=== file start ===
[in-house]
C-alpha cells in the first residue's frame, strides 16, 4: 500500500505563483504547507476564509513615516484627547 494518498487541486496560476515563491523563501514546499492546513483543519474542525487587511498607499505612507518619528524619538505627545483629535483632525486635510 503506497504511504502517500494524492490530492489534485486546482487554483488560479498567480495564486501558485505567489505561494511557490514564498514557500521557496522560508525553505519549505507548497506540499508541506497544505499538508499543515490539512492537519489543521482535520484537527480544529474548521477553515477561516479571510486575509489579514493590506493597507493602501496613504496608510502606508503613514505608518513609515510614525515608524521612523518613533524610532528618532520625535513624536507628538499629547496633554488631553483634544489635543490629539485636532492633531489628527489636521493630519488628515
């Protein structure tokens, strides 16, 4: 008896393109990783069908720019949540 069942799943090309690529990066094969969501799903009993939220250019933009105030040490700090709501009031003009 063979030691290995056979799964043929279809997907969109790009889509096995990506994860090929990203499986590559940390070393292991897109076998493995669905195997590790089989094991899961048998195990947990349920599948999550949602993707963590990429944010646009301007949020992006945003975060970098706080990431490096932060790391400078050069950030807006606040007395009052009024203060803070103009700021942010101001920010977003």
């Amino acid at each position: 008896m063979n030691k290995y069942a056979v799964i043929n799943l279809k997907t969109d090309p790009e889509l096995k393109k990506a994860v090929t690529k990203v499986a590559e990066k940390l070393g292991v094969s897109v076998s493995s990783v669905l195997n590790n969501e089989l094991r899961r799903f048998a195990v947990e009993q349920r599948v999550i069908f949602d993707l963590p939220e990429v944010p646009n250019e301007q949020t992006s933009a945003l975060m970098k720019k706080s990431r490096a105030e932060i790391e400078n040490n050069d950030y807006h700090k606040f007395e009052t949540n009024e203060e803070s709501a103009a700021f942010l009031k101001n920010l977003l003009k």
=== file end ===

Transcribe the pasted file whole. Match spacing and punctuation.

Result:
[in-house]
C-alpha cells in the first residue's frame, strides 16, 4: 500500500505563483504547507476564509513615516484627547 494518498487541486496560476515563491523563501514546499492546513483543519474542525487587511498607499505612507518619528524619538505627545483629535483632525486635510 503506497504511504502517500494524492490530492489534485486546482487554483488560479498567480495564486501558485505567489505561494511557490514564498514557500521557496522560508525553505519549505507548497506540499508541506497544505499538508499543515490539512492537519489543521482535520484537527480544529474548521477553515477561516479571510486575509489579514493590506493597507493602501496613504496608510502606508503613514505608518513609515510614525515608524521612523518613533524610532528618532520625535513624536507628538499629547496633554488631553483634544489635543490629539485636532492633531489628527489636521493630519488628515
């Protein structure tokens, strides 16, 4: 008896393109990783069908720019949540 069942799943090309690529990066094969969501799903009993939220250019933009105030040490700090709501009031003009 063979030691290995056979799964043929279809997907969109790009889509096995990506994860090929990203499986590559940390070393292991897109076998493995669905195997590790089989094991899961048998195990947990349920599948999550949602993707963590990429944010646009301007949020992006945003975060970098706080990431490096932060790391400078050069950030807006606040007395009052009024203060803070103009700021942010101001920010977003």
């Amino acid at each position: 008896m063979n030691k290995y069942a056979v799964i043929n799943l279809k997907t969109d090309p790009e889509l096995k393109k990506a994860v090929t690529k990203v499986a590559e990066k940390l070393g292991v094969s897109v076998s493995s990783v669905l195997n590790n969501e089989l094991r899961r799903f048998a195990v947990e009993q349920r599948v999550i069908f949602d993707l963590p939220e990429v944010p646009n250019e301007q949020t992006s933009a945003l975060m970098k720019k706080s990431r490096a105030e932060i790391e400078n040490n050069d950030y807006h700090k606040f007395e009052t949540n009024e203060e803070s709501a103009a700021f942010l009031k101001n920010l977003l003009k």